When Depression Takes Away Joy:

CW: Depression

In the past couple of years, I have developed depression. I began taking an antidepressant in January of 2020. I never imagined that I’d need medication to help me manage my symptoms. Medication helped me be able to think better and regain some emotional stability. Not being able to experience pleasure has been the most debilitating symptom of depression for me. It’s difficult to enjoy life when you want to sleep all day long. Depression caused me to lose interest in everything, which was the most difficult aspect of depression for me. There were days when I didn’t want to eat and just wanted to sleep all day.

I was no longer enjoying academics, which was an indication that I needed treatment for my depression. My grades also began to slip. The shift to remote learning didn’t help in enjoying academics. I missed eating lunch in the dining hall and staying late to work on the campus newspaper or at the library after school. Unsupportive faculty also made the college experience frustrating and led to my depression and anxiety worsening.

The COVID-19 pandemic certainly didn’t help improve my mental health either. I couldn’t go to the movies or out to eat. I even missed my biweekly PT sessions. More than anything, I missed seeing my friends and family. I didn’t get to see my sister on her 16th birthday. Christmas of 2020 was a very lonely time. I didn’t get to see my aunts, uncles, or cousins. Gathering with my family is my favorite part of the holiday season.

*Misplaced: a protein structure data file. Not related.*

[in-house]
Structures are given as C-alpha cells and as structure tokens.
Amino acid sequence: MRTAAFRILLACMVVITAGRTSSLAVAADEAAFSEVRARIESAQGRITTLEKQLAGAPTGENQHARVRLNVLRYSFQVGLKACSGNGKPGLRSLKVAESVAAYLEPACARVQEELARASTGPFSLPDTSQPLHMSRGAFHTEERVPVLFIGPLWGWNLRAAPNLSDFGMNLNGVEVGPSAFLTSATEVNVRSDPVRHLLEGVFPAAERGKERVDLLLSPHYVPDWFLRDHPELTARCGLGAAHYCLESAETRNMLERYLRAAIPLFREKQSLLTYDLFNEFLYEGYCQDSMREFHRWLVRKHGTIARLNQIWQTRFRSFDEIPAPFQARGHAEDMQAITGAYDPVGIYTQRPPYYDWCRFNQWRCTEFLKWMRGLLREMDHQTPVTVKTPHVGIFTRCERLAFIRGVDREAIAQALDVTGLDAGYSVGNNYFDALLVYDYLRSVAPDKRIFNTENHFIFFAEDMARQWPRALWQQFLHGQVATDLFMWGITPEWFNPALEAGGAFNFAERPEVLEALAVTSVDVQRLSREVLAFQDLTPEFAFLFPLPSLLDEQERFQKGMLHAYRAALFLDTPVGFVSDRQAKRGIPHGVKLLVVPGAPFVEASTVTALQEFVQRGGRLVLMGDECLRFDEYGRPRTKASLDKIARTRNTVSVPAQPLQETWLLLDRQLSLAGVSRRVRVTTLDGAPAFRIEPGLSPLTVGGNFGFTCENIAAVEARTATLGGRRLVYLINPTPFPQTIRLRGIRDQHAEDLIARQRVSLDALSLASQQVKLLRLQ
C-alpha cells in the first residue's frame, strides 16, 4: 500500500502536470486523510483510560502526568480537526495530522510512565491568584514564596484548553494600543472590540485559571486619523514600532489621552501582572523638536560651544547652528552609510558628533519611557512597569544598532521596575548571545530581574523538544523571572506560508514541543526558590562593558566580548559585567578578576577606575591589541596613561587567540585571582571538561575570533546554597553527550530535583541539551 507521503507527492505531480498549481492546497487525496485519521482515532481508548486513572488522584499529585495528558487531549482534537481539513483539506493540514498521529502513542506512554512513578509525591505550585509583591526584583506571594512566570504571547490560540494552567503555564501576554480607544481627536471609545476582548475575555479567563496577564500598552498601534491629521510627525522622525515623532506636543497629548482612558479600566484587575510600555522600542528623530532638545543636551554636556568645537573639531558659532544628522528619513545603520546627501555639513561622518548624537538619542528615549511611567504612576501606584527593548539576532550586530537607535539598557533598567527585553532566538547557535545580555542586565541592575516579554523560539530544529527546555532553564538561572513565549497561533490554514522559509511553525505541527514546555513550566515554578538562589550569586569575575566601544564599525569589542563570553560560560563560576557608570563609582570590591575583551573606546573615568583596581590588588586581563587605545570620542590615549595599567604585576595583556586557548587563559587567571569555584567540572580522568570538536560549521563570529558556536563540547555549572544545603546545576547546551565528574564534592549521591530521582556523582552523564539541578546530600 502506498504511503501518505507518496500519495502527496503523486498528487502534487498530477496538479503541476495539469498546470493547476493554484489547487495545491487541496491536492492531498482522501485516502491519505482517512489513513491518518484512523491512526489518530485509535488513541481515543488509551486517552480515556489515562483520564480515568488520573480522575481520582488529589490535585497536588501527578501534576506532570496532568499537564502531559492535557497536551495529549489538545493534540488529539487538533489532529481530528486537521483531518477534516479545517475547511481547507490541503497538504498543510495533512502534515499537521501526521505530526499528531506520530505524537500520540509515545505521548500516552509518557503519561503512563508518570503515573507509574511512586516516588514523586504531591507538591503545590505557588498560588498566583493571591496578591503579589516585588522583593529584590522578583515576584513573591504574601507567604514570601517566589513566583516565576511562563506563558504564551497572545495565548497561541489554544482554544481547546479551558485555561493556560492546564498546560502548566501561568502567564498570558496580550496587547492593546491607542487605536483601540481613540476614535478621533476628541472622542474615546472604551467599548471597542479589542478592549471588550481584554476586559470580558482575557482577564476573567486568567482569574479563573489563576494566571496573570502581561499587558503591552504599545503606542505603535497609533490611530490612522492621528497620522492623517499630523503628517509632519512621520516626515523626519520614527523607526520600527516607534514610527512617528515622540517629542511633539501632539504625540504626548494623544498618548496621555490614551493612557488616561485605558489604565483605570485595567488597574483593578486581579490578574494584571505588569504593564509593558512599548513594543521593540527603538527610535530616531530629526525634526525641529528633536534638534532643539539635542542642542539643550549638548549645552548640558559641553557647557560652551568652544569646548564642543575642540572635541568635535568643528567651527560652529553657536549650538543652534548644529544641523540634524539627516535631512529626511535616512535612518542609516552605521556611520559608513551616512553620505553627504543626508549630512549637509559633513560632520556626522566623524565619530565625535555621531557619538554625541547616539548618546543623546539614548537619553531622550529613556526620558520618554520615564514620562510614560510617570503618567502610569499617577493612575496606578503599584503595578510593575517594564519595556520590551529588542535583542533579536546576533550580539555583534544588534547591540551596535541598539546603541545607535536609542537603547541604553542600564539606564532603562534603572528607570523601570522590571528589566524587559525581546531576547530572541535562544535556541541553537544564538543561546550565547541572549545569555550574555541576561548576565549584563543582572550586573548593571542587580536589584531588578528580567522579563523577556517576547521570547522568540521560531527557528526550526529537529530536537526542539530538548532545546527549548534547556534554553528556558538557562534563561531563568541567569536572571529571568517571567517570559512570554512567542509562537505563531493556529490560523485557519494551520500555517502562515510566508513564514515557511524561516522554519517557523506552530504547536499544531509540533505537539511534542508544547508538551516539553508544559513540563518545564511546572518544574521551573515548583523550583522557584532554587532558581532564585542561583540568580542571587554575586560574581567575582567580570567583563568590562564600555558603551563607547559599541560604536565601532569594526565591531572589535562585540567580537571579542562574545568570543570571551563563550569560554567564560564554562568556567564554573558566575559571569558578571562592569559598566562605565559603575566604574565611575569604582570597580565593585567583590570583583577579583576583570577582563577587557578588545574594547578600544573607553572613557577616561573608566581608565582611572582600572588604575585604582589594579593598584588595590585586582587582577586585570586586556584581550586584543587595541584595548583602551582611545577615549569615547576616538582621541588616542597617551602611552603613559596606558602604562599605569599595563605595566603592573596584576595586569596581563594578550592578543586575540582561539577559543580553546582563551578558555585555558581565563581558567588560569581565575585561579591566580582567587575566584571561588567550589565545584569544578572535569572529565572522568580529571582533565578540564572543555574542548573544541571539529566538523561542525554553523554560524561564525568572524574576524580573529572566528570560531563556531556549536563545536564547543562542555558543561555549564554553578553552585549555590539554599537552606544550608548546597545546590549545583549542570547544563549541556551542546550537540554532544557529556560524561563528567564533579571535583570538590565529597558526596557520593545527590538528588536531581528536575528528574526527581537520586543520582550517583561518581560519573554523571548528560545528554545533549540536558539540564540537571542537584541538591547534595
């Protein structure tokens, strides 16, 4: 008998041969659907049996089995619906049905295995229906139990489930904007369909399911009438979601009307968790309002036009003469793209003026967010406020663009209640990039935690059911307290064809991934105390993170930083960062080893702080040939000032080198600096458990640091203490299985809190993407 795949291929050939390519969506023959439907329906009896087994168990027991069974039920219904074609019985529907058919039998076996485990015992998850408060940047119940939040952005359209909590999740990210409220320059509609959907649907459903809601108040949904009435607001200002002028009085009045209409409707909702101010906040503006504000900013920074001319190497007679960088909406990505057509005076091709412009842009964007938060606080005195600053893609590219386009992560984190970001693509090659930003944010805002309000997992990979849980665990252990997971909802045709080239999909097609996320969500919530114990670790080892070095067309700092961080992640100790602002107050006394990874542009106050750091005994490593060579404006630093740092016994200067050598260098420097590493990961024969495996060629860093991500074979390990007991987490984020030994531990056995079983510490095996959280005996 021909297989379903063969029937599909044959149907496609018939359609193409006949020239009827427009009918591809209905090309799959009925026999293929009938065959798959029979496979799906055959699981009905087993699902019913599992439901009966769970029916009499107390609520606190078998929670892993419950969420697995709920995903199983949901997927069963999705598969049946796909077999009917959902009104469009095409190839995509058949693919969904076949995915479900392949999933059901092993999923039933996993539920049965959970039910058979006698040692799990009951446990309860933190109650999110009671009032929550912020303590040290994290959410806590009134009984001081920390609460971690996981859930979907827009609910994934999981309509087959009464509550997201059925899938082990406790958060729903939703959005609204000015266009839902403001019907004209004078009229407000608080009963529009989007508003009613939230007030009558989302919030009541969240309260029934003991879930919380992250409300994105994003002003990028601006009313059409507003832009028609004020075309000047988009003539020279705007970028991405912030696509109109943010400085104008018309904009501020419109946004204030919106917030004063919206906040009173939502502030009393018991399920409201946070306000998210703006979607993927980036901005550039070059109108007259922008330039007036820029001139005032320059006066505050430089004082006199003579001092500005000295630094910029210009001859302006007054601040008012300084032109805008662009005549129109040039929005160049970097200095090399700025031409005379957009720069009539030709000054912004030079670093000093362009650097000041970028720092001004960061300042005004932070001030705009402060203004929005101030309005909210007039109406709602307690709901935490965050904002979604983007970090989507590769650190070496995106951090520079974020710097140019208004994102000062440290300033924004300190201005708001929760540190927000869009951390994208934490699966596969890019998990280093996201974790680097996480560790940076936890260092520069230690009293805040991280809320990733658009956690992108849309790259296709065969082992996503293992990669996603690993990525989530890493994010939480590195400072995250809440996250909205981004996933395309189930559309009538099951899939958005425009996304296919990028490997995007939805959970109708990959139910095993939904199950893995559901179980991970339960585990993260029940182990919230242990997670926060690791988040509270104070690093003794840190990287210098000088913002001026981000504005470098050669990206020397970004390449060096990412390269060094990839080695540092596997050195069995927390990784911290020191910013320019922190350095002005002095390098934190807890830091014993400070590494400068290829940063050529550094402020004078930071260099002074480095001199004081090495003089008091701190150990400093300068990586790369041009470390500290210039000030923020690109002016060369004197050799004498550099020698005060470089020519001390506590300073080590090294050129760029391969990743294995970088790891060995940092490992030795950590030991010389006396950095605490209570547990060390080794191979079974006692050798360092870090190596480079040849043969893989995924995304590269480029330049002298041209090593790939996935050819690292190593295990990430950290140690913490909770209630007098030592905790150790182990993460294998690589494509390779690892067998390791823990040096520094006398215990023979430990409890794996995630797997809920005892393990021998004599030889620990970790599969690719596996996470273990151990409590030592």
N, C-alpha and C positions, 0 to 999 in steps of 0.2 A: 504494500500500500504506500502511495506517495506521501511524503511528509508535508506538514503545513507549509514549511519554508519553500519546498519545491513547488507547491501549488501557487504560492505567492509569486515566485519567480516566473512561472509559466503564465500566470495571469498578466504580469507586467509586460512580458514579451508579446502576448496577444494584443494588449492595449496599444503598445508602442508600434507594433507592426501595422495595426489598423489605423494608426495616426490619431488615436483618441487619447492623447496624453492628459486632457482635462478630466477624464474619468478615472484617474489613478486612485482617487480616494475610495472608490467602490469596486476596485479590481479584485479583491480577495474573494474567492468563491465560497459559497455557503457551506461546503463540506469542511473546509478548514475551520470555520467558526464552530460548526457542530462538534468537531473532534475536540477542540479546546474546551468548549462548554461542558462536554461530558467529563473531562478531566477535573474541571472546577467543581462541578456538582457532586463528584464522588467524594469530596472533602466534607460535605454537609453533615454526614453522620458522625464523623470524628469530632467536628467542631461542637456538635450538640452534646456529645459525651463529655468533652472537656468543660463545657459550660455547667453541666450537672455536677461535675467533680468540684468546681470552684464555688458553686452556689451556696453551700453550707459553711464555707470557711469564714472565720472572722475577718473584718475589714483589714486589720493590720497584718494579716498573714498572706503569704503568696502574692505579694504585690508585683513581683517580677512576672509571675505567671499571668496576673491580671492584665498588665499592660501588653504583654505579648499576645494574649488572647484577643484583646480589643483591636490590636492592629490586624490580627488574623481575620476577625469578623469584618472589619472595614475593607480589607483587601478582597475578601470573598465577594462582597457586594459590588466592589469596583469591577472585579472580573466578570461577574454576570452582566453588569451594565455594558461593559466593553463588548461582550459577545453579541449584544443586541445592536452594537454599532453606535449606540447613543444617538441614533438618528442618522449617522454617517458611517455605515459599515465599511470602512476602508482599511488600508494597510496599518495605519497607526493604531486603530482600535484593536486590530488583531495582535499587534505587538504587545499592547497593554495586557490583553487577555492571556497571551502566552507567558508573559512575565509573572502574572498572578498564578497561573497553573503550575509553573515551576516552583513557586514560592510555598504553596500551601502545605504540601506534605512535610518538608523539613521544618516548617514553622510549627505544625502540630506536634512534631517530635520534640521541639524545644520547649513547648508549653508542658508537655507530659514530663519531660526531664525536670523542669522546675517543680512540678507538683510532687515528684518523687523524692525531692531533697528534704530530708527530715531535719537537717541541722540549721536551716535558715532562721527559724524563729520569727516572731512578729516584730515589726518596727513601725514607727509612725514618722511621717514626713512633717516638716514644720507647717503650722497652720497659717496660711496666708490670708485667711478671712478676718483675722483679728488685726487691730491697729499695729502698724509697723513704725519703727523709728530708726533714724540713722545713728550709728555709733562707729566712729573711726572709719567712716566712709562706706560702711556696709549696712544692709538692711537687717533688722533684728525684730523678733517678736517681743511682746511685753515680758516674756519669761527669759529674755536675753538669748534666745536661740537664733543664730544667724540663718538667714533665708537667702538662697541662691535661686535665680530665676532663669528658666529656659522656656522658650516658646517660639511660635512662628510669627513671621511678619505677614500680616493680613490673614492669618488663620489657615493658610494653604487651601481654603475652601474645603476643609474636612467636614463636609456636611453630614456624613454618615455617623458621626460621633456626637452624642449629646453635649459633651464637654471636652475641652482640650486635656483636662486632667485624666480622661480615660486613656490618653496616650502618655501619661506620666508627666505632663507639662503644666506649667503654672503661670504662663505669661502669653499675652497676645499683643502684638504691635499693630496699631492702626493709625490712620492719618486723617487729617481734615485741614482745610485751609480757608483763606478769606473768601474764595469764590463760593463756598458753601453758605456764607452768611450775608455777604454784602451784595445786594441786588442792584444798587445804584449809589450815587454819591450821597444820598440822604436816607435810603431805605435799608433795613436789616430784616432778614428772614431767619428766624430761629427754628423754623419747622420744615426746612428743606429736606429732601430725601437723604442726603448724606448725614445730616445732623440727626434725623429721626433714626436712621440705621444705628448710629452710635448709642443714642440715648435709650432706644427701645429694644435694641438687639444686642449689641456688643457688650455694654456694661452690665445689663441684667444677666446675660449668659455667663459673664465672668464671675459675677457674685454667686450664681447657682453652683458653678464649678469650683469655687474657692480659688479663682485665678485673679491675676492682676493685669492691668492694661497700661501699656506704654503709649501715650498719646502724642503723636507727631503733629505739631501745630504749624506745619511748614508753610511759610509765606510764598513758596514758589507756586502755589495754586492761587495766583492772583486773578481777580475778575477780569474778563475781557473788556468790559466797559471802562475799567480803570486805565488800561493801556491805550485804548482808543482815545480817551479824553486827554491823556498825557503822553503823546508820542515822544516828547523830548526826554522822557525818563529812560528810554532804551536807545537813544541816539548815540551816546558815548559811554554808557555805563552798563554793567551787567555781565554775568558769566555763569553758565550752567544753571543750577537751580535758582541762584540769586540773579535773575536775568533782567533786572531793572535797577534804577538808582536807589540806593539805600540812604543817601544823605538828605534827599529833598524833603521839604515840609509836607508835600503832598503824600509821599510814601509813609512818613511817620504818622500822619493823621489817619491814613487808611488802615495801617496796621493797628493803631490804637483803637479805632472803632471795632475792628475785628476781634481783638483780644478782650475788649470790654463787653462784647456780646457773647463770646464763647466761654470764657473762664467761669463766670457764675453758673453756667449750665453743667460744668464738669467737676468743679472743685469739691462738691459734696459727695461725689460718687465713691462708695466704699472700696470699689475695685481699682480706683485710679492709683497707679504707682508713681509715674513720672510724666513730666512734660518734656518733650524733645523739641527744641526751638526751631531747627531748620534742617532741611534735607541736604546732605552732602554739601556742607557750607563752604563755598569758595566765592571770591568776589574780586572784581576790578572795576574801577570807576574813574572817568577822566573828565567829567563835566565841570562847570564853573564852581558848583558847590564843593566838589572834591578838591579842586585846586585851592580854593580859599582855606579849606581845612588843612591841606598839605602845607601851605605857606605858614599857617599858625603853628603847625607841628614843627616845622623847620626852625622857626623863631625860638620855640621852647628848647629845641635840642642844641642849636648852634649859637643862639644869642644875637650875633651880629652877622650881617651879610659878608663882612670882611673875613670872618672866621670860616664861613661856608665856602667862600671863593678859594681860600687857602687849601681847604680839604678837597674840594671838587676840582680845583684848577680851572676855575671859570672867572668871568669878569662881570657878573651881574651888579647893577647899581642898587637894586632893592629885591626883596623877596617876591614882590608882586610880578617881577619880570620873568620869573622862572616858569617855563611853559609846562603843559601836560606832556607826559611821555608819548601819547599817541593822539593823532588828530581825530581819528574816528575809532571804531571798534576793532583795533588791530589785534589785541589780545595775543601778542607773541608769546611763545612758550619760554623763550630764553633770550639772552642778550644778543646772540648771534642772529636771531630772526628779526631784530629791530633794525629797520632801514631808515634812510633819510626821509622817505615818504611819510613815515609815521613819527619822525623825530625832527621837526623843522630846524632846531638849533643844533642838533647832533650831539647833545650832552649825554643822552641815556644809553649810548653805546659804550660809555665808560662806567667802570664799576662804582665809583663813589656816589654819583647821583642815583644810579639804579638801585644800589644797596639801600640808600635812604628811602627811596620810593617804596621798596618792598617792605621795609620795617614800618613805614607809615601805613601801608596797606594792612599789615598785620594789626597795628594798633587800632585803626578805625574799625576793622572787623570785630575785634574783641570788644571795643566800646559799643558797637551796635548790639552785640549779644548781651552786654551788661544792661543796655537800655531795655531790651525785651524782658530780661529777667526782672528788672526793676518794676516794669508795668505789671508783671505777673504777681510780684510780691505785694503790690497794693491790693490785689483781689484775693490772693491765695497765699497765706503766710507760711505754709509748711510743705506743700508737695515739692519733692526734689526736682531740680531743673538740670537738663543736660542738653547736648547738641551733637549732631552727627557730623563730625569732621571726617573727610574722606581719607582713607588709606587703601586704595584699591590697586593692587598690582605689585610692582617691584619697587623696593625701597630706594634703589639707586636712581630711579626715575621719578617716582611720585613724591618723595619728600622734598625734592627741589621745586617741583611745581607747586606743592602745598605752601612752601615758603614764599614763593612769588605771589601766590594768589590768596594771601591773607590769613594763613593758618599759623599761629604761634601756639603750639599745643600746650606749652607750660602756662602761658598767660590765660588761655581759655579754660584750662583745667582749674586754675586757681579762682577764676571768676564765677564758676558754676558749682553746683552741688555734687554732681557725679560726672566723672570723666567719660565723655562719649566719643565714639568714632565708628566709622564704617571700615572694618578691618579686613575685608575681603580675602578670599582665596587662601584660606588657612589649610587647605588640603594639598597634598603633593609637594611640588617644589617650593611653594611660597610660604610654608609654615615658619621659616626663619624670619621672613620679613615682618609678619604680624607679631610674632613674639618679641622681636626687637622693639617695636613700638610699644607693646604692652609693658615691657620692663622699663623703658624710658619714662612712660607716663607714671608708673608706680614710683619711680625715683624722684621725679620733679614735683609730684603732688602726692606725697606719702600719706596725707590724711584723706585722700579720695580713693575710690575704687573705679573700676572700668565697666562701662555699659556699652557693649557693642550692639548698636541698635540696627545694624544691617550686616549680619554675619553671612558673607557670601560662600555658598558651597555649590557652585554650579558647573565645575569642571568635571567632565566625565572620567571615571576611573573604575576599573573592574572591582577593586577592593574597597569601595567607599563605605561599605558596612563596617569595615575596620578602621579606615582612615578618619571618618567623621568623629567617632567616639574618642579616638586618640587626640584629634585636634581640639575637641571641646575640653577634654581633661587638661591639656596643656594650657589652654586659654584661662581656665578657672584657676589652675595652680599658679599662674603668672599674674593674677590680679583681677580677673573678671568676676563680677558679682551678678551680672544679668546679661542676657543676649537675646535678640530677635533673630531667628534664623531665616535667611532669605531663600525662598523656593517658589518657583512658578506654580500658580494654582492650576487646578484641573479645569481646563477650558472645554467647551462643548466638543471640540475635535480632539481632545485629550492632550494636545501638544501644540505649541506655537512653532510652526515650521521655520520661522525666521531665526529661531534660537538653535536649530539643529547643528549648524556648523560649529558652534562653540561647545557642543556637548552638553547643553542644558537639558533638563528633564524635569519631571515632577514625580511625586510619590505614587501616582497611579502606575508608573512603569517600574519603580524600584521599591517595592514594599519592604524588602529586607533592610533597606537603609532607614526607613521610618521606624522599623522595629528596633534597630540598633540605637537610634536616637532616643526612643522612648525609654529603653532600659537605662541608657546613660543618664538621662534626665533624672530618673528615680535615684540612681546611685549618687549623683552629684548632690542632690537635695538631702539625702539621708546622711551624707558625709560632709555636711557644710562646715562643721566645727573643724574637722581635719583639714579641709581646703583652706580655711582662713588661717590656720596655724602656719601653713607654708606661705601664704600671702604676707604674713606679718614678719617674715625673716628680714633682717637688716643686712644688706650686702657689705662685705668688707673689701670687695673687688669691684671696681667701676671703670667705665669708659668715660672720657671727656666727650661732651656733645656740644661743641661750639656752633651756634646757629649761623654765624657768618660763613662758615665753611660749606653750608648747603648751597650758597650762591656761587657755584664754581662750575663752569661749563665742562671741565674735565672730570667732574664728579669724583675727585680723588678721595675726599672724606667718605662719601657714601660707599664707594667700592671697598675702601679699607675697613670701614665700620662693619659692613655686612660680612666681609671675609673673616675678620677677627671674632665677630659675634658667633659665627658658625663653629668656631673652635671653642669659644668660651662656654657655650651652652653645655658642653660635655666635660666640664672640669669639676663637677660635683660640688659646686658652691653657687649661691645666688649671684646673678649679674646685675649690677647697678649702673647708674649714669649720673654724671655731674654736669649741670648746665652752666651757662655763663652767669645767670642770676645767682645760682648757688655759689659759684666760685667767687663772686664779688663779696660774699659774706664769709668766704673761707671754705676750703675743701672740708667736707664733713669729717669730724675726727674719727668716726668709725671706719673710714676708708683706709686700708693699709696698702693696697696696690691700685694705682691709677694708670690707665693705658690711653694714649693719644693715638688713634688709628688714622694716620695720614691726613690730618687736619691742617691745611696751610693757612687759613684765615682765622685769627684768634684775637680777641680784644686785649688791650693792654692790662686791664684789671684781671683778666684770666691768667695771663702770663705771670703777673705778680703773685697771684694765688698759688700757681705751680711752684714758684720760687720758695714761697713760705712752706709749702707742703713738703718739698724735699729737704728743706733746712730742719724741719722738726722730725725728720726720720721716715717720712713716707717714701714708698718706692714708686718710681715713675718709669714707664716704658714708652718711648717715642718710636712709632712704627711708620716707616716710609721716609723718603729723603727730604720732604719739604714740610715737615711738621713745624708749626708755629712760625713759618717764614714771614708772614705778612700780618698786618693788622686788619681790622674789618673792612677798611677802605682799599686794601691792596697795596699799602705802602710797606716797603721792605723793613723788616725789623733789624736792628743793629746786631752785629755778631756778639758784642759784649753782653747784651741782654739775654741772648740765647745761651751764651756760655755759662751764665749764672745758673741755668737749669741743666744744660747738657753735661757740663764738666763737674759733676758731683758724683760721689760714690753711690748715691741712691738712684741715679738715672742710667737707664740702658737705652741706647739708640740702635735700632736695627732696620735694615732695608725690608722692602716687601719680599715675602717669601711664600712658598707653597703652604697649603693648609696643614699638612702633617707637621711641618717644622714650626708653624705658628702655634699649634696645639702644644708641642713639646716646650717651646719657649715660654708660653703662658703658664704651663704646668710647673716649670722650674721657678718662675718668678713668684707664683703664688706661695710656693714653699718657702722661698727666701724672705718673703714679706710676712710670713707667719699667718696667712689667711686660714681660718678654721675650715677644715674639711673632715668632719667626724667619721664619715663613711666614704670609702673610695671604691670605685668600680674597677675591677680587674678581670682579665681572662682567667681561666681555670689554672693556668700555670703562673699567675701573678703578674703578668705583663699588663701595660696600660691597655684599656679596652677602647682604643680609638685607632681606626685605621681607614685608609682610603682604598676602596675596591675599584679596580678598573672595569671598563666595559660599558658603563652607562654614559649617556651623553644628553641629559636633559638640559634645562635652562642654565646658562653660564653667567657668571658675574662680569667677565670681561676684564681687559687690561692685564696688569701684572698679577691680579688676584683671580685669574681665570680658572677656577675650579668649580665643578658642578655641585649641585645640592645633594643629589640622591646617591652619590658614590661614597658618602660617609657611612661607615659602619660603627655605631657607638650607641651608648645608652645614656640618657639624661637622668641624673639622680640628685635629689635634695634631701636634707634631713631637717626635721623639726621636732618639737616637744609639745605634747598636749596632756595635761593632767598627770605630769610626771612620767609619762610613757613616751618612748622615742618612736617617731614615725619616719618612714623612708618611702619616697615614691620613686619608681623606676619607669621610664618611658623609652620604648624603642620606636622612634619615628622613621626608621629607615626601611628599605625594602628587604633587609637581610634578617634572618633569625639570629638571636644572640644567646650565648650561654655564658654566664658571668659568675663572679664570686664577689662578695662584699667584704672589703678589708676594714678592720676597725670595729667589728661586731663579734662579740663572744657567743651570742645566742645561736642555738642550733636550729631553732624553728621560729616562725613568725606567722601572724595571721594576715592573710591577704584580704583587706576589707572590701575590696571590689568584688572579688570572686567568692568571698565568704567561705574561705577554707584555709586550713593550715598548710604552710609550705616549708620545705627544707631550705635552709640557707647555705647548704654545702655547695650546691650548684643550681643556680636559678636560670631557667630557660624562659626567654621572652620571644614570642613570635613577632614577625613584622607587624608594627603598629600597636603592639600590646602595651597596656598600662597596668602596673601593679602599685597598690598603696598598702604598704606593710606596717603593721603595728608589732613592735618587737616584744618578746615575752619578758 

Although my depression has improved, the symptoms are still present. Most days, I feel pretty good. However, I still want to sleep a lot. I don’t know if I want to return to college. Many people have told me that “being lazy” doesn’t help my depression. I’ve even had family members tell me that they don’t understand how I could be sad all the time. I wish people understood that I don’t want to be sad.

Depression is a mental health condition. It doesn’t go away overnight. Getting better can take a long time. If someone in your life has depression, please be patient with them. Let them know that you are there for them. It is tough to deal with mental health conditions.


Depression.” NAMI, NAMI, Aug. 2017, https://www.nami.org/About-Mental-Illness/Mental-Health-Conditions/Depression.

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